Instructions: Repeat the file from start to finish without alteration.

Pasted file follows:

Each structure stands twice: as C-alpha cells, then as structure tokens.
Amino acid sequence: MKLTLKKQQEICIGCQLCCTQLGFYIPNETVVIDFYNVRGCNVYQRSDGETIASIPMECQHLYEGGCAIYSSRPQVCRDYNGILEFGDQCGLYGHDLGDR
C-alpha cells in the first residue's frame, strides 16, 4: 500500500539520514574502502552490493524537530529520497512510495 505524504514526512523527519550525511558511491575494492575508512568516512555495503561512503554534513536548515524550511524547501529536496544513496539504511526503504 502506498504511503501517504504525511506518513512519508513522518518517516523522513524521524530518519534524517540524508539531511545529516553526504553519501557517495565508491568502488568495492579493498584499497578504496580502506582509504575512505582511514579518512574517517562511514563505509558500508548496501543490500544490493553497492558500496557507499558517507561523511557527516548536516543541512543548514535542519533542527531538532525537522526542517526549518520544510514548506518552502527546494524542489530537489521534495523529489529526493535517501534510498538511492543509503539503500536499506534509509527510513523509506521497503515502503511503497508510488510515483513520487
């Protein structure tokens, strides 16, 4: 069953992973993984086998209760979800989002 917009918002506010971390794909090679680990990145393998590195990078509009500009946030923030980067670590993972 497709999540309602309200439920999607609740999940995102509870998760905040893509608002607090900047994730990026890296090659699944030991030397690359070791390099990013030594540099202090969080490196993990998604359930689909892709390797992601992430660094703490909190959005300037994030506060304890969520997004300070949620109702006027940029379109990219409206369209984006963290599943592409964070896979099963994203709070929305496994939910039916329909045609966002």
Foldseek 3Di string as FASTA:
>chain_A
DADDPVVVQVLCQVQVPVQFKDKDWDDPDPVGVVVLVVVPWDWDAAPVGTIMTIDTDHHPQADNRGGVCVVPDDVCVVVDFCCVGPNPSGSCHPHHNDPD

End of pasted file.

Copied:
Each structure stands twice: as C-alpha cells, then as structure tokens.
Amino acid sequence: MKLTLKKQQEICIGCQLCCTQLGFYIPNETVVIDFYNVRGCNVYQRSDGETIASIPMECQHLYEGGCAIYSSRPQVCRDYNGILEFGDQCGLYGHDLGDR
C-alpha cells in the first residue's frame, strides 16, 4: 500500500539520514574502502552490493524537530529520497512510495 505524504514526512523527519550525511558511491575494492575508512568516512555495503561512503554534513536548515524550511524547501529536496544513496539504511526503504 502506498504511503501517504504525511506518513512519508513522518518517516523522513524521524530518519534524517540524508539531511545529516553526504553519501557517495565508491568502488568495492579493498584499497578504496580502506582509504575512505582511514579518512574517517562511514563505509558500508548496501543490500544490493553497492558500496557507499558517507561523511557527516548536516543541512543548514535542519533542527531538532525537522526542517526549518520544510514548506518552502527546494524542489530537489521534495523529489529526493535517501534510498538511492543509503539503500536499506534509509527510513523509506521497503515502503511503497508510488510515483513520487
């Protein structure tokens, strides 16, 4: 069953992973993984086998209760979800989002 917009918002506010971390794909090679680990990145393998590195990078509009500009946030923030980067670590993972 497709999540309602309200439920999607609740999940995102509870998760905040893509608002607090900047994730990026890296090659699944030991030397690359070791390099990013030594540099202090969080490196993990998604359930689909892709390797992601992430660094703490909190959005300037994030506060304890969520997004300070949620109702006027940029379109990219409206369209984006963290599943592409964070896979099963994203709070929305496994939910039916329909045609966002």
Foldseek 3Di string as FASTA:
>chain_A
DADDPVVVQVLCQVQVPVQFKDKDWDDPDPVGVVVLVVVPWDWDAAPVGTIMTIDTDHHPQADNRGGVCVVPDDVCVVVDFCCVGPNPSGSCHPHHNDPD